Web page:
Question: Why do you think ABC essentially got rid of all of their multi-cam comedies? I get that the trend over the last decade or so has been single-cam comedies, but doesn't that kind of trap them into a stale sameness with all their shows? It seems like all their comedies are almost the same show, from black-ish, Speechless, Fresh Off the Boat, The Goldbergs, American Housewife, etc. being on the outside different, but so many elements you feel you could interchange with the others. They got rid of Last Man Standing, a decision they must still be kicking themselves over since it’s kicking their ass on Friday nights. It just feels like we once had shows that could be on the same lineup yet still have a distinctive appeal. Take CBS's iconic Saturday night lineup from the ’70s: All in the Family, M*A*S*H, The Mary Tyler Moore Show, The Bob Newhart Show and The Carol Burnett Show. Sure, they're all comedies, and they all maybe had some similar elements, but NONE of these were the same type of shows. It's a problem with all the networks. I don't get this laziness. — Reeve
Matt Roush: To be fair, there’s quite a bit of diversity reflected in ABC’s popular slate of family sitcoms, and you left out my current new favorite, The Kids Are Alright, which has a comic energy all its own. Plus for the next few weeks anyway, we still have The Conners, which like its predecessor Roseanne is filmed in the classic format with a studio audience and resultant track of laughter (which some people hate). I get your point, though: Because so many of ABC’s sitcoms are filmed single-cam style, there is a homogeneity to the formula, and for that you can probably blame the resounding success (in its early seasons) of Modern Family, which remains ABC’s signature comedy and no doubt influences what gets developed in the network’s pipeline. I agree that ABC almost surely regrets letting Last Man Standing go, and it would make sense for the network to diversify its style of comedy. As I often argue when people write in to complain about laugh tracks—by which they mean souped-up studio-audience sitcoms—they by and large have been the most popular comedies of any era, including today’s.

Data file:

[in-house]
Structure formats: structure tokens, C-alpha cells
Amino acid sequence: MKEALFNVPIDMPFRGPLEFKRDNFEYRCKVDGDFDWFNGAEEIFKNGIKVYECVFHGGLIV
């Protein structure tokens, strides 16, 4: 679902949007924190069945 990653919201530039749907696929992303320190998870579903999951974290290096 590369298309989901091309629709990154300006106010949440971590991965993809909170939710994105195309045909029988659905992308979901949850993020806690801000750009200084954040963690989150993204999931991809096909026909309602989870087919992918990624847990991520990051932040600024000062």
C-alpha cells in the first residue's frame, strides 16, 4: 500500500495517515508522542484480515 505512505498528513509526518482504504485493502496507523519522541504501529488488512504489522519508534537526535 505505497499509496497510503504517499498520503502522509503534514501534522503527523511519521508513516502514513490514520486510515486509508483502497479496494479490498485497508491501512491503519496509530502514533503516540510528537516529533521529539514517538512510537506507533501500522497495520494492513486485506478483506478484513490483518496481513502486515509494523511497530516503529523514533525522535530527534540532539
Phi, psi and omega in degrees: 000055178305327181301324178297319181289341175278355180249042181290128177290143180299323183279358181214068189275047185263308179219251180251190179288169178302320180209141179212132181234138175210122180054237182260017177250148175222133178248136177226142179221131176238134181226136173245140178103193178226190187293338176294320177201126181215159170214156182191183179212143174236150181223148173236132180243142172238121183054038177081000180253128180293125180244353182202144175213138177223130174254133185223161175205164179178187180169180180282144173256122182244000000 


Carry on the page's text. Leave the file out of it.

From 'Shadowhunters' to 'Last Man Standing' and everywhere in-between, these are the most improved series of the year.
Bring Classic Casts Back Together
Question: I know you're down on reboots and revivals, much like most people with any sense, but how do you feel about cast reunions? I loved on-air cast reunions like the ones for The Nanny back in ’03 or the reunion movies for Growing Pains and Perry Mason back in the day. Personally, I'd love to see the remaining cast of Everybody Loves Raymond, Seinfeld, Martin, Frasier, Just Shoot Me, Hill Street Blues, Married with Children, The Sopranos, The Fresh Prince of Bel-Air, etc. reunite to talk about the series' memories, each other and those that they lost from the show. — Ronni
Matt Roush: I tend to agree. Reunions can make for good TV—my favorite was when Carol Burnett’s ensemble would come back together to remember the good old days (with clips!)—and even some revivals (Will & Grace). In most cases, I’d rather see surviving casts go down memory lane than try to recapture the magic of another time, which can be fraught with dashed expectations.
Also be on the lookout for shows turned into movies and sequel series.
Is Brooklyn Nine-Nine Overrated?
Question: Could I just ask...what's the big deal about Brooklyn Nine-Nine? I mean from all the hype I heard about it and the bitching and moaning about its original cancellation, you would think it was the new Barney Miller as far as being a sophisticated, brilliantly literate comedy mixing dry, subtle wit with absurdity and a colorful ensemble cast, all of which have been considered one of the greatest casts ever assembled for TV if not THE greatest cast ever assembled. I never watched it myself because it seems overhyped, and usually I end up hating shows that are overhyped and overrated by people, but from what I do know about it, it just feels like Scrubs with cops, not anything fresh and unique like a Barney Miller or even a Scrubs when it came out. — Dale
Matt Roush: Did I miss something, that someone was comparing Brooklyn Nine-Nine to Barney Miller? I’m having trouble with the thought of trashing a show one hasn’t taken the trouble to watch just because others like it. The only thing these series have in common is a setting in a New York precinct. Styles of comedy, types of characters: Very different, as it should be. Both in their ways are underdogs—Barney because it went against the grain of its time with its melancholy realism, Brooklyn because its wacky sensibility puts it more in the “cult” category, and it’s never been what you’d call a monster hit, though most of its fans are passionate. And what’s wrong that that? If the show has been overhyped (which I don’t see), maybe that’s because in today’s environment, especially on the broadcast networks where so little breaks through, you’d be crazy to take renewal for granted.
In just a half-hour per episode, NBC's new sitcom says more than most hour-long police precinct programs.
That’s it for now. Thanks as always for reading, and remember that I can’t do this without your participation, so please keep sending questions and comments about TV to firstname.lastname@example.org or shoot me a line on Twitter (@TVGMMattRoush), and you can also submit questions via the handy form below. Please include a first name with your question.